However, Finance Minister Grant Robertson told RNZ the Government would not be supporting the bill when it comes before Parliament because it would only add to existing health inequalities.

"It is a challenging area where people are self-funding the drugs because obviously for the most part what we want to do is fund people's treatment through the public system and then all of the costs and so on associated with it are managed that way," he said.

"The reason that we're not looking to move in this area is because what effectively it would mean is that somebody who does have enough resources to fund their own treatment would end up taking up space in the public health system that would otherwise go to people whose cancer treatment is publicly funded.

"So actually it would have the effect of exacerbating inequality rather than creating fairness."

He said the Government was instead focused on funding more cancer treatments through its Crown entity Pharmac. Click here to read more


nib on Pharmac review, and more daily news

Dr. Graeme Jarvis has written a piece on Stuff about the Government’s plan to conduct a review into Pharmac. In the piece, Dr. Jarvis notes that the review should be seen as being for the good of the country, as long as the review is intended to update an outdated system, improve Pharmac’s performance, and expand access to publicly funded medicines. Transparency, timeliness and equity have been described as being the focus of the review. 

“That this Government has decided to have a review into Pharmac should be seen as positive by the country, and good public sector governance. This assumes, of course, that the review truly aims to look at ways to modernise a 27-year-old system and both to improve the way New Zealand accesses publicly funded modern medicines and to enhance the agency’s performance.

Performance for any health service should not be about PR, such as modelled graphs reporting assumed, rather than actual, savings. It should be about health outcomes achieved. Hopefully, the review can lead to the generation of meaningful health outcome measurements for patients, not myth-based savings indicators.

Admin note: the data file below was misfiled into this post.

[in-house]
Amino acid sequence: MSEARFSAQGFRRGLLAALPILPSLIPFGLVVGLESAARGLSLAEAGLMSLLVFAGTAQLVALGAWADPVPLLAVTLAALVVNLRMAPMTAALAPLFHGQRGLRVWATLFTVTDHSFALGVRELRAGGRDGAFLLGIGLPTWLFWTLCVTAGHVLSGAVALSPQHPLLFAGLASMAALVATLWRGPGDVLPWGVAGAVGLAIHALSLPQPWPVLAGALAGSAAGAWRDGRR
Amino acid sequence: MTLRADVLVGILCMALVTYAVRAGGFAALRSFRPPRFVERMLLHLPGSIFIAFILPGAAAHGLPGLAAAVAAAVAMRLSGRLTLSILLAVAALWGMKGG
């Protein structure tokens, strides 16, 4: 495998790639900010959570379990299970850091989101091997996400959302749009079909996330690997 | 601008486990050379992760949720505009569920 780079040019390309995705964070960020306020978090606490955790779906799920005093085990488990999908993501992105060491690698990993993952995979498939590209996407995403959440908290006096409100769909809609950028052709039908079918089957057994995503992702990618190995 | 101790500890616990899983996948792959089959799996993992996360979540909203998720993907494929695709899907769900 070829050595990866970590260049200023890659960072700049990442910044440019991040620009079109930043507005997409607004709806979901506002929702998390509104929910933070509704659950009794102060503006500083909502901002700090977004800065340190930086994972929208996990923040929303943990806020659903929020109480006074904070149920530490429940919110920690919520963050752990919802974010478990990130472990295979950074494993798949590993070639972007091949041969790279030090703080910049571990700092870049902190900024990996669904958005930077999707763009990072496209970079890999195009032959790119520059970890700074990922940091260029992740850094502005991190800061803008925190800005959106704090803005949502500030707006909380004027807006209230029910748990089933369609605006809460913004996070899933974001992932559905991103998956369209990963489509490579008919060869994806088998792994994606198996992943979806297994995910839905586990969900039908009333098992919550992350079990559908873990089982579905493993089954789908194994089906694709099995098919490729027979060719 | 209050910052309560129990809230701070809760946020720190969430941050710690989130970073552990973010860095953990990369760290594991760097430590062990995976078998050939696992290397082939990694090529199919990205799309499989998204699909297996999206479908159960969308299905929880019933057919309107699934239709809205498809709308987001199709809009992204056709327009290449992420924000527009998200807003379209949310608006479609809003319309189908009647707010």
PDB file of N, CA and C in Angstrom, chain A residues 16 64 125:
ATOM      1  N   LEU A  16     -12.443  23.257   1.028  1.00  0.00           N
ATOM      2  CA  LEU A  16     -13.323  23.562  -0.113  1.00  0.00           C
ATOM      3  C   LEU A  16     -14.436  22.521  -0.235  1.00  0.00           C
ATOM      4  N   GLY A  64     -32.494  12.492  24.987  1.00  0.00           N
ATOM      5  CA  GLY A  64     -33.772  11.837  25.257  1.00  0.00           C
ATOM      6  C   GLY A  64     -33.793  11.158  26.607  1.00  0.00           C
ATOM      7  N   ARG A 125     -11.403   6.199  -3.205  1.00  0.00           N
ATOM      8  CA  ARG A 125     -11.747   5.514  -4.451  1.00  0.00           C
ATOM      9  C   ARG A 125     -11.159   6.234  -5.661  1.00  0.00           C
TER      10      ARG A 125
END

Transparency, timeliness and equity seem to be key areas of focus in the review. Safety of medicines is not – that is rightly a statutory role for Medsafe, not Pharmac. However, given recent deaths following an enforced brand switch of an epilepsy drug, now subject to a coronial investigation, the safety of Pharmac’s cost-driven decision-making processes should be within scope.

Timeliness of decision-making is an issue. New Zealand takes 2.5 times as long as the OECD average of nine months to publicly fund modern medicines, all of which have undergone rigorous review internationally, including assessment of clinical need and effectiveness. Why the delay? Hopefully the review will answer this question.

Despite New Zealand’s comparable wealth on a GDP per capita basis, it funds between two and 10 times fewer modern medicines than our OECD peers. Why the disparity? Is it technical or fiscal rationing? Only the former is considered in-scope for the review.” Click here to read more

nib has noted that New Zealanders can take Pharmac out of the equation by signing up to Ultimate Health with Easy Overlay promotion. The campaign begun April 1 and will continue until 30 June 2021. The promotion is only being offered on nibAPPLY.

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Partners Life offer guide on customer affordability considerations

Naomi Ballantyne recently discussed concerns that advisers have brought forward in a video that Partners Life have published. Advisers mentioned that their clients were receiving contradicting advice from other advisers. In the video, Naomi discussed the options advisers have when dealing with similar situations.

“Recently we have been contacted by a number of advisers expressing concern about some of their Partners Life clients receiving advice from other advisers, which conflicts with the advice they gave their client to retain and amend their existing covers.